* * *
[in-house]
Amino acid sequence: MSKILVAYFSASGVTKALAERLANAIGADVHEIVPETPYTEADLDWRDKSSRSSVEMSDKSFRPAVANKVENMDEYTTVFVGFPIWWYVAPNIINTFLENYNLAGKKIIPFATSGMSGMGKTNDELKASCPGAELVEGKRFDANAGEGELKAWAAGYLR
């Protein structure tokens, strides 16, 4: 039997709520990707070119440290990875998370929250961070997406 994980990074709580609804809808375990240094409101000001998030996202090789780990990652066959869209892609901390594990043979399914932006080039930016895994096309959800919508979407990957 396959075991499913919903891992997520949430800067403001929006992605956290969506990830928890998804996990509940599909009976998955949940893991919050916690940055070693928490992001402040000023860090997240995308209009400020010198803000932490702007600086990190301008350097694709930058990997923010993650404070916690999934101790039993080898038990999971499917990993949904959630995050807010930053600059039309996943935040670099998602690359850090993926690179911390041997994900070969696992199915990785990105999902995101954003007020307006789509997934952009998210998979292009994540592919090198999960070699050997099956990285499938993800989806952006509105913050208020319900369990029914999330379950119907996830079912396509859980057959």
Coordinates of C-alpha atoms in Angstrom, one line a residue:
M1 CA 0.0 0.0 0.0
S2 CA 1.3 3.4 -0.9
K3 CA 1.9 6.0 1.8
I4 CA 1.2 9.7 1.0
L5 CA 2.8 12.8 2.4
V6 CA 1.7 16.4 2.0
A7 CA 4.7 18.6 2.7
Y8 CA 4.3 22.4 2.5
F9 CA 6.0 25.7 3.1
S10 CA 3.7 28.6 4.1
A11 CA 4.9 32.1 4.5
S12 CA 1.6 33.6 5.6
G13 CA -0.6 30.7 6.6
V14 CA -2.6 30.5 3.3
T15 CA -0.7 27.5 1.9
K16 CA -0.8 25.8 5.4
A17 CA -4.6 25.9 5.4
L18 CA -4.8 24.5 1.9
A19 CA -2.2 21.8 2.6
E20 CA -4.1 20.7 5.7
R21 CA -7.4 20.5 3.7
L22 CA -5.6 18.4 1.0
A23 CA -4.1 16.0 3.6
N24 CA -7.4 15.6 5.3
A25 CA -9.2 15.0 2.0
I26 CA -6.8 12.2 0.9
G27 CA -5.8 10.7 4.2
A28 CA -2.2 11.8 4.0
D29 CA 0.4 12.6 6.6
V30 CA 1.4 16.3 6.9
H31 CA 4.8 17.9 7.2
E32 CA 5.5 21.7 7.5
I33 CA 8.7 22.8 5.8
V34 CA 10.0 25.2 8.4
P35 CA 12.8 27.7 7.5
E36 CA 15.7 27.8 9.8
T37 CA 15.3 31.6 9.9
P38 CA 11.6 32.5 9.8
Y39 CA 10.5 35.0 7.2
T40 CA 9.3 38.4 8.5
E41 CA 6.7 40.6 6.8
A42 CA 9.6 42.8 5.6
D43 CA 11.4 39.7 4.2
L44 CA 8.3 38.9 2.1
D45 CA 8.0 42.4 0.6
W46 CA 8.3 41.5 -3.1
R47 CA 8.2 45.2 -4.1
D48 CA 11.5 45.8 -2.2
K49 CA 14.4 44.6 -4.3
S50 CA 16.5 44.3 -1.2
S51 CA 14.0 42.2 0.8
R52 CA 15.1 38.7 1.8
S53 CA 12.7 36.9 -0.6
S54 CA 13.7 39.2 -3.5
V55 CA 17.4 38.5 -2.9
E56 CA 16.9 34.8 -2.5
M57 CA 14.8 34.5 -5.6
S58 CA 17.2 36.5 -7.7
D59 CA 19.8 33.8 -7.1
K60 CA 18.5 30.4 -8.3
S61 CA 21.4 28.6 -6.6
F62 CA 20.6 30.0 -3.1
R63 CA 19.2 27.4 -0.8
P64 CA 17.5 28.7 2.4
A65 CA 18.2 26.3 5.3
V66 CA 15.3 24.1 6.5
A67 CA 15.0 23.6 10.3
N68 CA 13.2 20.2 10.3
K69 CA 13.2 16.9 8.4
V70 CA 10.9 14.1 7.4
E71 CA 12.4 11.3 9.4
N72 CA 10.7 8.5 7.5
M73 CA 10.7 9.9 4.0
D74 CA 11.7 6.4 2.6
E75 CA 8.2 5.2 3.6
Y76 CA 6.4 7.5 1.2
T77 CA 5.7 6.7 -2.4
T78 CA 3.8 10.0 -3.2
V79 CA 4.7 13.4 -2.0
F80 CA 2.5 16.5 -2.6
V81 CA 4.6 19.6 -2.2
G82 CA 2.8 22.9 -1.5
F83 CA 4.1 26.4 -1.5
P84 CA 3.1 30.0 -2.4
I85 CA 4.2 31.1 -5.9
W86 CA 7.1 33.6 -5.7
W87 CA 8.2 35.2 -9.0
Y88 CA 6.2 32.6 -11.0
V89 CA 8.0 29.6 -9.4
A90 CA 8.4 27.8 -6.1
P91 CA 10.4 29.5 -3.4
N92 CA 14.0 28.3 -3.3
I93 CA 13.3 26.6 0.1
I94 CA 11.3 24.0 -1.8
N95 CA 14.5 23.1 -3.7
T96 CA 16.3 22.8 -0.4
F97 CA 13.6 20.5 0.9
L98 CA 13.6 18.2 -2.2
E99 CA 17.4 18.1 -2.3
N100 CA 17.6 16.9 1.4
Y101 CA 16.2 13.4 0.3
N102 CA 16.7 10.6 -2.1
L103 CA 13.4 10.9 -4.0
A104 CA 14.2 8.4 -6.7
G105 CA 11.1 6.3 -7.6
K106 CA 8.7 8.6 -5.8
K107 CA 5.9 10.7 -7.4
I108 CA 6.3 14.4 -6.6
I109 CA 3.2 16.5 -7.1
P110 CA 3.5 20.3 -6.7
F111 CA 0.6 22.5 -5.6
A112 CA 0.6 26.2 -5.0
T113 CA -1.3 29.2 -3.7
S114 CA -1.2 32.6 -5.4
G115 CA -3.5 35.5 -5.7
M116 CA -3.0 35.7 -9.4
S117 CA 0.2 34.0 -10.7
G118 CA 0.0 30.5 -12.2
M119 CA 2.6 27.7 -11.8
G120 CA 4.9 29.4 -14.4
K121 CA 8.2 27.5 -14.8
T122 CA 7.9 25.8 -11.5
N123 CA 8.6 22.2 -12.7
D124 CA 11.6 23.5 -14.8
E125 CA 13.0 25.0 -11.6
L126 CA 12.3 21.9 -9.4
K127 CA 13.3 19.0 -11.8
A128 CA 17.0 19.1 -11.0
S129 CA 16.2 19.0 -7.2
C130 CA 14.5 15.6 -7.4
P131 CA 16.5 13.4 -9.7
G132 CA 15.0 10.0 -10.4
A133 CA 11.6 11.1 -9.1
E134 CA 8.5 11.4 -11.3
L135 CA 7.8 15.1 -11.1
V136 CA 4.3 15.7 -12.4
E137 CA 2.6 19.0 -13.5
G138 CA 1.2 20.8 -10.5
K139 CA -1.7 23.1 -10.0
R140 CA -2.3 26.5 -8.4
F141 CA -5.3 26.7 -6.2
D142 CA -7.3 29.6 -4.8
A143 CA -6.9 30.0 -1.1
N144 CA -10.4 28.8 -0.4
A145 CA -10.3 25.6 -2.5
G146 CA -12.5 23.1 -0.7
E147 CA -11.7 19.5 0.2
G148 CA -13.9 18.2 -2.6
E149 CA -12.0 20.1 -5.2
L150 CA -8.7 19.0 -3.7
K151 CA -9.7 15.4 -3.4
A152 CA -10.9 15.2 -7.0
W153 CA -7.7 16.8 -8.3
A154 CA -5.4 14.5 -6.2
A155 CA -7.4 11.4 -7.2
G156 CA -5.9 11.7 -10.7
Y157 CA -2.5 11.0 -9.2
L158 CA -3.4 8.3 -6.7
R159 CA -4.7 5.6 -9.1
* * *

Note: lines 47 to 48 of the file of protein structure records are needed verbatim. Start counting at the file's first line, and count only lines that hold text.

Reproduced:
D43 CA 11.4 39.7 4.2
L44 CA 8.3 38.9 2.1